Going back to some earlier postings of mine as an example, you can find lots of folks who will cite this or that source to claim there was a Confederate regiment of African Americans at First Manassas, but they don’t ever seem so committed to that assertion that they actually try to show where they fit in the Confederate OOB, or plot their movements across the field on a map, or present casualty figures for them, or identify their officers, or. . . .

      I should also add that different people pushing the BSC meme do so for entirely different motivations. The researcher I’m talking about here is, for all her faults and shoddy work, sincere in her efforts. She’s an entirely different sort than the fraudster who perpetuated this.

      • TF Smith said, on August 10, 2011 at 9:29 pm

        I admire you for your patience. Thankfully, the undergrads and grads we deal with here at directionally challenged state understand the concept of weighing sources…

        Best,

        • Andy Hall said, on August 10, 2011 at 10:46 pm

          I can’t even imagine how one deals with the challenges represented by the Internet, and how to guide students when it comes to sorting out sources.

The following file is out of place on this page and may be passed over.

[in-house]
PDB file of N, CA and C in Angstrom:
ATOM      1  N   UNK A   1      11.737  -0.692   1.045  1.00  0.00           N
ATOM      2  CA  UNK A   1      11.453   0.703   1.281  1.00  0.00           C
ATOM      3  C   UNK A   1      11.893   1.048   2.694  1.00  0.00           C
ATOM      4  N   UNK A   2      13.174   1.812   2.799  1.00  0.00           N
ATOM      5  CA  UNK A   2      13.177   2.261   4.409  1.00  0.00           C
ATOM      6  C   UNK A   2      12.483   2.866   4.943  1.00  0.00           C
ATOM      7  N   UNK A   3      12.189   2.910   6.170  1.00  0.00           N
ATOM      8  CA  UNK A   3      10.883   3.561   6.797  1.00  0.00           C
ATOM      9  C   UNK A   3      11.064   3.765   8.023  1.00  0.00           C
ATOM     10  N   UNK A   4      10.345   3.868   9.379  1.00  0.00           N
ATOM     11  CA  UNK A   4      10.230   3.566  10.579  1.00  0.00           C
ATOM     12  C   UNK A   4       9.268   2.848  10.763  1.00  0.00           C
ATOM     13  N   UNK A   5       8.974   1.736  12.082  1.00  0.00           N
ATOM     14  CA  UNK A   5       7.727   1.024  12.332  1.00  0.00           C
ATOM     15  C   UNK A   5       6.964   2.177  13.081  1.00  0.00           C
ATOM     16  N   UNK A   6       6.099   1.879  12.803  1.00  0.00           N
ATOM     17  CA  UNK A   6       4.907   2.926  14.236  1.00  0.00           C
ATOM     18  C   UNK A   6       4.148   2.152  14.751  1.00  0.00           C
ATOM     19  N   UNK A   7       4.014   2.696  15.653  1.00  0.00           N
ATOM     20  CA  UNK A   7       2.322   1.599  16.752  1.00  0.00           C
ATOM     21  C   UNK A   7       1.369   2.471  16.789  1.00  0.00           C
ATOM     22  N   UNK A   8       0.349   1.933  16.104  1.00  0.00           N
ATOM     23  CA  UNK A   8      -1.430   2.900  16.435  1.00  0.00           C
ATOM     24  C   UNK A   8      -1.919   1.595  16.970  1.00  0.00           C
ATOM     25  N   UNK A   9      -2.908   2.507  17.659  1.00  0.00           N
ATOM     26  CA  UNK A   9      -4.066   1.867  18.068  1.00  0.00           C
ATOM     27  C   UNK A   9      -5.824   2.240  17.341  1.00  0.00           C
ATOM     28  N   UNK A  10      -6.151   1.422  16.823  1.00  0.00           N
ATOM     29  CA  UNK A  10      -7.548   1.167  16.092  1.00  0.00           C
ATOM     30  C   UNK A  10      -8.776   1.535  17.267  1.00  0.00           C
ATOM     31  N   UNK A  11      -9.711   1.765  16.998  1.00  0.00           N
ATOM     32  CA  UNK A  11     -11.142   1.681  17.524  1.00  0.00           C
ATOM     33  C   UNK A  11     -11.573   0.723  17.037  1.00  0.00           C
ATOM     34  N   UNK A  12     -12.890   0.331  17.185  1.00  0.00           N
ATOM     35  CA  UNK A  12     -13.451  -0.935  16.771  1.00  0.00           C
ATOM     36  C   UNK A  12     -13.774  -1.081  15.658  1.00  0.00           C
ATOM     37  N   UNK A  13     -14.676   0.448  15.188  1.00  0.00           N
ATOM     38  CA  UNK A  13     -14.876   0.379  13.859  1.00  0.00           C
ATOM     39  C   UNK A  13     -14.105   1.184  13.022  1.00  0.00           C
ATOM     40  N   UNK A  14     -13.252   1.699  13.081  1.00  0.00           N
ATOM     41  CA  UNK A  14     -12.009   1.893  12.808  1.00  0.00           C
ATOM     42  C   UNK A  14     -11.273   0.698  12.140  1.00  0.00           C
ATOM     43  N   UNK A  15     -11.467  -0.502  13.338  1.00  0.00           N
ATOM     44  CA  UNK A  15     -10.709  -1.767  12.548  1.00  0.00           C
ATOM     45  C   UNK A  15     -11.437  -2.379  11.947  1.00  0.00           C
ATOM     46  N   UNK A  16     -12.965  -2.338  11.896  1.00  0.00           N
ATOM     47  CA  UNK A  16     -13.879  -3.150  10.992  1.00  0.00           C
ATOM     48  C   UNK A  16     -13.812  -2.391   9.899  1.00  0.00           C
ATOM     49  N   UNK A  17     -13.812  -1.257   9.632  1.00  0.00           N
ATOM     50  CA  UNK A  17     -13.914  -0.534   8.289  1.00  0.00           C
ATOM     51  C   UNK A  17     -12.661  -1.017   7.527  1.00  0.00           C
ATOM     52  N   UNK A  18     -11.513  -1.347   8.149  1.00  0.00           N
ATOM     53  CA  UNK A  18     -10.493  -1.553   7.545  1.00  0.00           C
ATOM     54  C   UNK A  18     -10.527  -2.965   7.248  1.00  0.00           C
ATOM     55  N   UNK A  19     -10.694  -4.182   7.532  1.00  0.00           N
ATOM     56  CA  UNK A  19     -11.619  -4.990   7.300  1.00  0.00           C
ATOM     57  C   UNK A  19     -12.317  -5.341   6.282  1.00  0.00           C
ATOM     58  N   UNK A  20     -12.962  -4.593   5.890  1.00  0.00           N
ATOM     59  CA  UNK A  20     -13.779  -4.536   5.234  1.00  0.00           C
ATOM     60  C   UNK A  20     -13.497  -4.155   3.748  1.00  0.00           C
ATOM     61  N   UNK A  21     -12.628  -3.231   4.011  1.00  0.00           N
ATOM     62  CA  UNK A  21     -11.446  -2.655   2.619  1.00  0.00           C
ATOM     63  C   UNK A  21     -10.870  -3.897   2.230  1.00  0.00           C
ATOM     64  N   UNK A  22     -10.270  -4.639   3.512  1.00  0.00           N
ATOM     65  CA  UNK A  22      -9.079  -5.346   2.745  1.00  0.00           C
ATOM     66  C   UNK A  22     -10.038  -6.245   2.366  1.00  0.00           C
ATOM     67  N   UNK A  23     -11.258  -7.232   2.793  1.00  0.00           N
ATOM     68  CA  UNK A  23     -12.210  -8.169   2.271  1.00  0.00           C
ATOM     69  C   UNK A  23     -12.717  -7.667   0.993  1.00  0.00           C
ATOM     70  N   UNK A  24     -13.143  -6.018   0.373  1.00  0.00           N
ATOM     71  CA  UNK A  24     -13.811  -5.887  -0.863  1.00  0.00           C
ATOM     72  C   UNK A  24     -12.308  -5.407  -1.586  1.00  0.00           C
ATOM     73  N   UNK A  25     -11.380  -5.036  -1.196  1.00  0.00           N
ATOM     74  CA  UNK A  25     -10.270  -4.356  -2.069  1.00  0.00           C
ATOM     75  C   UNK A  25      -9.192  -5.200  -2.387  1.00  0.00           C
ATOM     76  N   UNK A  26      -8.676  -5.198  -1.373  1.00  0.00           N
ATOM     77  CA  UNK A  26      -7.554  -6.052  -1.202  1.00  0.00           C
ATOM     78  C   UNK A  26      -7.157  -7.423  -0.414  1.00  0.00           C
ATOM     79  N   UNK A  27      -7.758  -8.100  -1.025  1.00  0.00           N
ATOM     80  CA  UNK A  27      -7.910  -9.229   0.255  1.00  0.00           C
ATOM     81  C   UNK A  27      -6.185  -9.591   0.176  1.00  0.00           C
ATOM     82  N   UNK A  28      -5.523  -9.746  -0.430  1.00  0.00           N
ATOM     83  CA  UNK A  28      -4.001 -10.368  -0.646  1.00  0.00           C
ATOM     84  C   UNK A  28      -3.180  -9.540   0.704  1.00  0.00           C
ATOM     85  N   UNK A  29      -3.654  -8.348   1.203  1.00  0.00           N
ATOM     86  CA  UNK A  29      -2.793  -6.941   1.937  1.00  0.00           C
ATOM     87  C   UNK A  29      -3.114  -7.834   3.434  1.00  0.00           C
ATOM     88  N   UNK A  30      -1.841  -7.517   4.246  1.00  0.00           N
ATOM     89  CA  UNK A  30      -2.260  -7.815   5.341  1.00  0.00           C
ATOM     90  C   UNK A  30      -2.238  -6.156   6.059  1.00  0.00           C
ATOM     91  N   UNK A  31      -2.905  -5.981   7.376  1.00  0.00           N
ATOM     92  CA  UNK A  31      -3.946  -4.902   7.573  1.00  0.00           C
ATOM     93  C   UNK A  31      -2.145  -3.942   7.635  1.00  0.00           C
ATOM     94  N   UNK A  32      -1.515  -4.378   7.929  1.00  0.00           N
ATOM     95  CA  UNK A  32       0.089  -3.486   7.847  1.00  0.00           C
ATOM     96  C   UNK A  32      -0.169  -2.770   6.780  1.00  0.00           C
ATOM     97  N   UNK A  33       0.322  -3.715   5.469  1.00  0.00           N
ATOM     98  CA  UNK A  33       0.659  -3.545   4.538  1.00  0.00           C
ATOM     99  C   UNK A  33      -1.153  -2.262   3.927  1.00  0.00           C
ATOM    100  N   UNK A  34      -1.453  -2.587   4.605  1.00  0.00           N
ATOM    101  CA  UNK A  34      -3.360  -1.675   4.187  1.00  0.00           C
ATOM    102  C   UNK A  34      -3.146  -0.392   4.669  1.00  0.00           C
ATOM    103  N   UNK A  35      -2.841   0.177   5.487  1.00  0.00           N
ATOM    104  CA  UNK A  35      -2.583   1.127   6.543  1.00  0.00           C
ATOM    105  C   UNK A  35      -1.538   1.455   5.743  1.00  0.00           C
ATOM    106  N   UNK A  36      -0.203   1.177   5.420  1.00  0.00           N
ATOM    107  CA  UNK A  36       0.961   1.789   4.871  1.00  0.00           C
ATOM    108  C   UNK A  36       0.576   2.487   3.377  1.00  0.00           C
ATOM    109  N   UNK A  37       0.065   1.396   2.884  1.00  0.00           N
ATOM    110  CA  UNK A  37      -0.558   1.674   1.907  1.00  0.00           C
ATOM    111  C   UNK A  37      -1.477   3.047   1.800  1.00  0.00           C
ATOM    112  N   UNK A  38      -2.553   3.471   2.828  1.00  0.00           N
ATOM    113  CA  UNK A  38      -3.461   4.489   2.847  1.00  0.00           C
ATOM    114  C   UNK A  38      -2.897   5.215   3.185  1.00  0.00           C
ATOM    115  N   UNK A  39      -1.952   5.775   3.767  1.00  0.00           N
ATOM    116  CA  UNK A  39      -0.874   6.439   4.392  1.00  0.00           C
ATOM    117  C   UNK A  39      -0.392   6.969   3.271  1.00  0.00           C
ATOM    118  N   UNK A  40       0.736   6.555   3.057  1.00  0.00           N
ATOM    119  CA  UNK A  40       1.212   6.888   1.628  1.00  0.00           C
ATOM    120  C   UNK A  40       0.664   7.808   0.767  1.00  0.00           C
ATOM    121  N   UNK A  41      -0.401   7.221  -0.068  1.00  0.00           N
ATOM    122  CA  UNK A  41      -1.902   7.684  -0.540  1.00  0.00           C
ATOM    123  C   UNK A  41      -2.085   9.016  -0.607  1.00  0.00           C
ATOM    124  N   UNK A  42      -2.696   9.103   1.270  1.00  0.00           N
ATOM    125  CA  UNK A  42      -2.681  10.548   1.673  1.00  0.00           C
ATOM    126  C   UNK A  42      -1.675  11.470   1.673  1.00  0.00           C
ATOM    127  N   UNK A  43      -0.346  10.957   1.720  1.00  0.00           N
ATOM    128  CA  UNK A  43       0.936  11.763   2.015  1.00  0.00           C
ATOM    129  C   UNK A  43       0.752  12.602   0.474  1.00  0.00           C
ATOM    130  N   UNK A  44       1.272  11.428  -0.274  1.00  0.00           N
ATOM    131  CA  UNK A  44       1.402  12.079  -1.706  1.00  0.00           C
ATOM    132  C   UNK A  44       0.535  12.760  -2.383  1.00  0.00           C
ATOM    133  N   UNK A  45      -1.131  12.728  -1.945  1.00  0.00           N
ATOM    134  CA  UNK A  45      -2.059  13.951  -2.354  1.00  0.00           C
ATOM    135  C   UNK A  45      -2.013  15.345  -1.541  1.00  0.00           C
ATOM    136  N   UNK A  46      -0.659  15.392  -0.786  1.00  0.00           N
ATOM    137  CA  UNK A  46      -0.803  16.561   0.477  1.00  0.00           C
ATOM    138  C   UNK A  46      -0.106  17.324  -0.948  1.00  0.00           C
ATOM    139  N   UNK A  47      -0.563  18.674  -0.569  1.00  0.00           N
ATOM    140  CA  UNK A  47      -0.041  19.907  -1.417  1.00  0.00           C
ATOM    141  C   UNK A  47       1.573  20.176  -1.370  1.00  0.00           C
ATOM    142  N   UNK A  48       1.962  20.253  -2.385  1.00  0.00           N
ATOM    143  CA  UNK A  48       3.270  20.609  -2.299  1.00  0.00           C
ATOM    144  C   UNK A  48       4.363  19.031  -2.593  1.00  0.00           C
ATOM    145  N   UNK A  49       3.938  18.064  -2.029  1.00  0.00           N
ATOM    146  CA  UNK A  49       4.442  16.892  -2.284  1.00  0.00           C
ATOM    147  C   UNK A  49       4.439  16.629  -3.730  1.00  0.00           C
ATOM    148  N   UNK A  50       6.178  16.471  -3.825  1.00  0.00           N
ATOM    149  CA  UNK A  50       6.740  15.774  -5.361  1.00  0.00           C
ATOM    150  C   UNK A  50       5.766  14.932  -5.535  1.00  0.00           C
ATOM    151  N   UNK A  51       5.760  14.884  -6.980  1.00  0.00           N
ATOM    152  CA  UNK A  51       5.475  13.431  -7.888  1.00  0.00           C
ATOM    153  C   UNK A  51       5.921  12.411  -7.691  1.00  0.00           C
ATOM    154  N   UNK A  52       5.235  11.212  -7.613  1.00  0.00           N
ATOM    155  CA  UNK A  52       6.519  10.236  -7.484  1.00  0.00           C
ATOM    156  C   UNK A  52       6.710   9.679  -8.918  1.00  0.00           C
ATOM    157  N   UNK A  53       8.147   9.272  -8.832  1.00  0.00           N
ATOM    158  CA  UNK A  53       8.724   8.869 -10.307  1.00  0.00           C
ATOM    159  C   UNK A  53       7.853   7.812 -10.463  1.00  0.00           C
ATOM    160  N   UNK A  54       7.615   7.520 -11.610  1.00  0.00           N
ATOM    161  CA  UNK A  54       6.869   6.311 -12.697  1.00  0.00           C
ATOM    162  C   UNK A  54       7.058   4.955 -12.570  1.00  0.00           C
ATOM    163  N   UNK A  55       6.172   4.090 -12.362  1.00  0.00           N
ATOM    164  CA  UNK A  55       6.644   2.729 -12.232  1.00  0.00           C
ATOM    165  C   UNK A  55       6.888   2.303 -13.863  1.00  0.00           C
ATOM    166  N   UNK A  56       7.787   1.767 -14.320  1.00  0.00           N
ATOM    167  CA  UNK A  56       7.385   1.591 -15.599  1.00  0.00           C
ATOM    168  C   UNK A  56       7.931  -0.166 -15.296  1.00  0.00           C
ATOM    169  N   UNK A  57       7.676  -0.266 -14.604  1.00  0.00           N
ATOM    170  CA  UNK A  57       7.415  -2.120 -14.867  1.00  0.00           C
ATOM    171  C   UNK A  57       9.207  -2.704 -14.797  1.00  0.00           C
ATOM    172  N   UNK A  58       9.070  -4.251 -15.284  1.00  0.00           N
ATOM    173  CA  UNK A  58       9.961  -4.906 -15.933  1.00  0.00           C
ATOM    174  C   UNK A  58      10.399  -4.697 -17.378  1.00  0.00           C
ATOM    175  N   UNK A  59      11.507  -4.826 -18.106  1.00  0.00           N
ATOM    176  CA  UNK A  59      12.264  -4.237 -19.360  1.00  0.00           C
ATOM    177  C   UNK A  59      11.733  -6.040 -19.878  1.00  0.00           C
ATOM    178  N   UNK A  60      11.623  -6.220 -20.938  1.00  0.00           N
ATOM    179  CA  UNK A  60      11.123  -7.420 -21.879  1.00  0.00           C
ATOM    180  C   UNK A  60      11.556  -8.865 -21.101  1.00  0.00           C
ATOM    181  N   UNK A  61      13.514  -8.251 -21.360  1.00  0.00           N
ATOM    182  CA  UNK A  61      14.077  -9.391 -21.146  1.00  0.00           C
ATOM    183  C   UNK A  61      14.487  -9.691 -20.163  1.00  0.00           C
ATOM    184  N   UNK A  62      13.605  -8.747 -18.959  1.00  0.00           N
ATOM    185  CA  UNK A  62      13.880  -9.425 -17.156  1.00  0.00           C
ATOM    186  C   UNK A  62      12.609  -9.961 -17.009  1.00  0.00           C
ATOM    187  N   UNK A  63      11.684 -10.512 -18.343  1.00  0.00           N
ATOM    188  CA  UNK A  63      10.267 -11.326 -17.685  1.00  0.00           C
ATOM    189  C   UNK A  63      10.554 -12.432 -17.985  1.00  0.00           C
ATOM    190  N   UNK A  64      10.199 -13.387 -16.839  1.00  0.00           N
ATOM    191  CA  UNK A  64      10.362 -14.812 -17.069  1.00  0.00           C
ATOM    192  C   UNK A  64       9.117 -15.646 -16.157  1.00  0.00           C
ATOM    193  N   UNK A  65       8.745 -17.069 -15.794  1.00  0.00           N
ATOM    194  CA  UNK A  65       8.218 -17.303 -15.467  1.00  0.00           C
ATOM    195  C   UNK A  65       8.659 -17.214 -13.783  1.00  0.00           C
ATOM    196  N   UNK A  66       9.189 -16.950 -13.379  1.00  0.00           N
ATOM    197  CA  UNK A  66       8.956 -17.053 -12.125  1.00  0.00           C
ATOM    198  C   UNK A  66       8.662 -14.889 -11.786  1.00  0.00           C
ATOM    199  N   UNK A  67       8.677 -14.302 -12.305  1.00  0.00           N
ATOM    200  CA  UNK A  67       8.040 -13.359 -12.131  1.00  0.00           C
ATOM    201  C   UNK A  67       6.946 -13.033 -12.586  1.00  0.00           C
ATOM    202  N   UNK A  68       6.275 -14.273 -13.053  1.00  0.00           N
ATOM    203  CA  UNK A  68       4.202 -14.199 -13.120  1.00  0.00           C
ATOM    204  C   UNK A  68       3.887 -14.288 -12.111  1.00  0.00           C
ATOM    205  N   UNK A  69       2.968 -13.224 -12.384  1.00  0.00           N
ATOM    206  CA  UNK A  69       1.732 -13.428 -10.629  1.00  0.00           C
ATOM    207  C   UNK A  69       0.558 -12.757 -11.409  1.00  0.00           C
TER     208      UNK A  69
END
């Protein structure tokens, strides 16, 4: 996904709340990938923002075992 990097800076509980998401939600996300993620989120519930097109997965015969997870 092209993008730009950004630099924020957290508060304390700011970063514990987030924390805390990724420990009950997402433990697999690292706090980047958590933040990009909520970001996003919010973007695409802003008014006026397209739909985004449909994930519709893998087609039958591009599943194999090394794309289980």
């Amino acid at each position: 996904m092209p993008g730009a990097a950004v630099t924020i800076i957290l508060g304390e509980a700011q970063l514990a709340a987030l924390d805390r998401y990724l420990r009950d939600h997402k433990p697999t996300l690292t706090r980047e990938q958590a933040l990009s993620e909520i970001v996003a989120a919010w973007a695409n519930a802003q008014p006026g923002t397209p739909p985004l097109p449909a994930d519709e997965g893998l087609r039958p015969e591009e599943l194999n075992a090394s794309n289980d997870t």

• TF Smith said, on August 11, 2011 at 9:50 am

            Occam’s Razor actually works pretty well.

  8. Woodrowfan said, on August 9, 2011 at 11:30 am

    One of the lesser known incidents in the siege of Petersburg in the autumn of 1864 was the full-scale firefight between the Third Illinois Cook’s Regiment (Hell’s Bakers) and the 52d and ½ New York (The Iron Whisks). It seems that during a poker game someone decided to call out for pizza and the 3d Illinois was from Chicago and the 52 ½ New York was made up of Brooklyn boys. Well, the argument started over deep-dish vs. New York style and then some damn fool mentioned putting catsup on hotdogs. Well, the fighting lasted 12 hours until Grant sent in his personal chef’s unit (known for their all black outfits and their unit insignia with the crossed steak-knifes over a cow skull, not to mention their fantastic whiskey-based steak marinade) to break it up.